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Land Use Policy as Volitional Pragmatism

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  • Bromley, Daniel W.
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    Abstract

    Land-use conflicts highlight several myths about property rights. The central myth is that property rights are linked to natural rights, that property rights are durable and unchanging, and that any interference with these property rights requires public compensation. However, particular settings and circumstances lead to conflicting rights claims which the courts must sort through to determine where the more compelling rights claim resides. Situations are not protected because they have property rights. Rather, those situations found worthy of protection by the courts acquire the status of a property right. Property rights are not discovered, but are created by the courts. Applied economists must build models of property rights conflicts predicated upon an epistemology of volitional pragmatism.

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    File URL: http://purl.umn.edu/31349
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    Bibliographic Info

    Article provided by Northeastern Agricultural and Resource Economics Association in its journal Agricultural and Resource Economics Review.

    Volume (Year): 32 (2003)
    Issue (Month): 1 (April)
    Pages:

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    Handle: RePEc:ags:arerjl:31349

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    Web page: http://www.narea.org/
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    Keywords: Land Economics/Use;

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    1. repec:reg:rpubli:98 is not listed on IDEAS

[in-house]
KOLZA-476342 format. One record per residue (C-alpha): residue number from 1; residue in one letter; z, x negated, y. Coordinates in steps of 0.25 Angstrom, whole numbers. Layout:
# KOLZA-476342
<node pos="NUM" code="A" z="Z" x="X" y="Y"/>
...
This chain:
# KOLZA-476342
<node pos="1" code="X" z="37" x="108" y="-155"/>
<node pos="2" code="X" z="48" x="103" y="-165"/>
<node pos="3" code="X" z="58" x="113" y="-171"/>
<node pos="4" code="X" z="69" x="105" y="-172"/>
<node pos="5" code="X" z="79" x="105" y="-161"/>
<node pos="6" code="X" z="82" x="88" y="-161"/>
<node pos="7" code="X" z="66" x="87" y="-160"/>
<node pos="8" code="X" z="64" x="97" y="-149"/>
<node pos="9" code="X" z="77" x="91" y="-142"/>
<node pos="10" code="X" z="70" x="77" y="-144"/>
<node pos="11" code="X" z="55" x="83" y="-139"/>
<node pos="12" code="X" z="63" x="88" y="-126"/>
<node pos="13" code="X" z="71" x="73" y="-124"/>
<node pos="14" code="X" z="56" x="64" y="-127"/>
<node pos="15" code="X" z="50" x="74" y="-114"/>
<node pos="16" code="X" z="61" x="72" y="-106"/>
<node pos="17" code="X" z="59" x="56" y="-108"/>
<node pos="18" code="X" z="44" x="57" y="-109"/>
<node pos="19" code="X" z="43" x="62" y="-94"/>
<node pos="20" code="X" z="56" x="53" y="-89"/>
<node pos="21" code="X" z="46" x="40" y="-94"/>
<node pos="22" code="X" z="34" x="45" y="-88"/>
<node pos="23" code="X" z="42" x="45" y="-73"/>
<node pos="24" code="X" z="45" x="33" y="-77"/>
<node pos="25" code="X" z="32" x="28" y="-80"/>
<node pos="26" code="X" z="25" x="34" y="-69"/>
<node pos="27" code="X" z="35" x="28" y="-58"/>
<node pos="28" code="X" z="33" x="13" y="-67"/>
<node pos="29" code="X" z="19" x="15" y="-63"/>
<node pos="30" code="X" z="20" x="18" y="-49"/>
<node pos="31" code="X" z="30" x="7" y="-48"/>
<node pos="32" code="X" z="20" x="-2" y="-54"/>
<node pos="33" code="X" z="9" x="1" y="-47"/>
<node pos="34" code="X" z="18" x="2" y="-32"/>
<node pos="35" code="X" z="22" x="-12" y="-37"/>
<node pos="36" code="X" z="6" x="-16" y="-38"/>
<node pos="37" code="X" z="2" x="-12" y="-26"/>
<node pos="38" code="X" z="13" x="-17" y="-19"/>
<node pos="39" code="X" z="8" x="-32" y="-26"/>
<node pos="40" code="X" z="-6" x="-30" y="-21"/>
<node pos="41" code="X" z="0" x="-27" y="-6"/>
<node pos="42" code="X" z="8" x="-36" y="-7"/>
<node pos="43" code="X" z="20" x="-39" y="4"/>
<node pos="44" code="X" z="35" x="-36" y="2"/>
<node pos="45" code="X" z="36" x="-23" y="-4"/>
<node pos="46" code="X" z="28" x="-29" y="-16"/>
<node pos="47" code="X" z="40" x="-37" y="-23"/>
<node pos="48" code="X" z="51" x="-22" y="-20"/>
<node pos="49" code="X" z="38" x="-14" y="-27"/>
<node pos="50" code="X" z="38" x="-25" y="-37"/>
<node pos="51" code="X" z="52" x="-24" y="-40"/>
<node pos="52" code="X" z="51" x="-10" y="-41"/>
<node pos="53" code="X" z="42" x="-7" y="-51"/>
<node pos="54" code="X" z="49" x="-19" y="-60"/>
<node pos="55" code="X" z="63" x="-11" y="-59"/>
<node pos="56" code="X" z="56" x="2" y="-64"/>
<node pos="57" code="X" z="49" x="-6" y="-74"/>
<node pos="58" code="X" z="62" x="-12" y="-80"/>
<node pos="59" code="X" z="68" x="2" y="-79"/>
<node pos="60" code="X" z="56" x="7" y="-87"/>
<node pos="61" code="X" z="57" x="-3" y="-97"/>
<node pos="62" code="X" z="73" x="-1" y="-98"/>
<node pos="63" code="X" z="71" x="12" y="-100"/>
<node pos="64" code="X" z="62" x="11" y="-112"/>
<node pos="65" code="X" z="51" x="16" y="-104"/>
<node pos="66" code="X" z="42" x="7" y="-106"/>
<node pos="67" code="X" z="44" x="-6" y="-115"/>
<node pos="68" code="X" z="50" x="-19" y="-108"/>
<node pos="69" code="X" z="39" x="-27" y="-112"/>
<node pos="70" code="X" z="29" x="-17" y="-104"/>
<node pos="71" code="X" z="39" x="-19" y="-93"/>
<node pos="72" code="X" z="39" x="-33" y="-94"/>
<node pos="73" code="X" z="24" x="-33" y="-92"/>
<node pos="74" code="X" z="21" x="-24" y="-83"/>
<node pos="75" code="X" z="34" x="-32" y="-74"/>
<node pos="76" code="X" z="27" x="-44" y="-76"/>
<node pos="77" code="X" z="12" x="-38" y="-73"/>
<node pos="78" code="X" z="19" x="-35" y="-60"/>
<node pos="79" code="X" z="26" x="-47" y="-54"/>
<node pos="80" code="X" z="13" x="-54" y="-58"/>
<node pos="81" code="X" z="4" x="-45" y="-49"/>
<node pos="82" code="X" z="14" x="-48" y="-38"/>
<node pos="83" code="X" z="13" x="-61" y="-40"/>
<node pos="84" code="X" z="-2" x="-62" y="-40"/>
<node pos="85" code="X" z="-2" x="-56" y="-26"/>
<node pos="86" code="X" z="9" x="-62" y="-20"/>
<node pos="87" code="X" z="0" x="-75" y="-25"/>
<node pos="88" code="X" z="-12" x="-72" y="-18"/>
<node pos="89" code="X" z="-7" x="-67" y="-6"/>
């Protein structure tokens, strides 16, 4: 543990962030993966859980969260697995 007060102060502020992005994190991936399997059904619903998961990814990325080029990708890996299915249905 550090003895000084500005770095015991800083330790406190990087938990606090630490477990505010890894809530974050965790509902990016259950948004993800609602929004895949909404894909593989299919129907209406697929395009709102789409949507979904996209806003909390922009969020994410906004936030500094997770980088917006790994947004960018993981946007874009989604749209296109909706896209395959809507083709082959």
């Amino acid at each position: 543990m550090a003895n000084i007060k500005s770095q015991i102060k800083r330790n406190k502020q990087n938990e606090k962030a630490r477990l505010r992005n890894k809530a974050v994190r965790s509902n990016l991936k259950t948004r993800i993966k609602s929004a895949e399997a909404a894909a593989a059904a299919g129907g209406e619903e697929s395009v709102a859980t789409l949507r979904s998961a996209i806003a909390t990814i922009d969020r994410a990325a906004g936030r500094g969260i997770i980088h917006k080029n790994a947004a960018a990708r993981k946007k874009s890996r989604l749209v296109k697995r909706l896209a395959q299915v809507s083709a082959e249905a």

2. Daniel W. Bromley, 1997. "Constitutional Political Economy: Property Claims In A Dynamic World," Contemporary Economic Policy, Western Economic Association International, vol. 15(4), pages 43-54, October.
    3. Bromley, Daniel W., 1990. "The ideology of efficiency: Searching for a theory of policy analysis," Journal of Environmental Economics and Management, Elsevier, vol. 19(1), pages 86-107, July.
    4. Sen, Amartya, 1993. "Markets and Freedoms: Achievements and Limitations of the Market Mechanism in Promoting Individual Freedoms," Oxford Economic Papers, Oxford University Press, vol. 45(4), pages 519-41, October.
    5. Arrow, Kenneth J. & Cropper, Maureen L. & Eads, George C. & Hahn, Robert W. & Lave, Lester B. & Noll, Roger G. & Portney, Paul R. & Russell, Milton & Schmalensee, Richard L. & Smith, V. Kerry & Stavin, 1996. "Is There a Role for Benefit-Cost Analysis in Environmental, Health, and Safety Regulation?," Working paper 98, Regulation2point0.
    6. Karen Palmer & Wallace E. Oates & Paul R. Portney, 1995. "Tightening Environmental Standards: The Benefit-Cost or the No-Cost Paradigm?," Journal of Economic Perspectives, American Economic Association, vol. 9(4), pages 119-132, Fall.
    7. Field, Alexander James, 1981. "The problem with neoclassical institutional economics: A critique with special reference to the North/Thomas model of pre-1500 Europe," Explorations in Economic History, Elsevier, vol. 18(2), pages 174-198, April.
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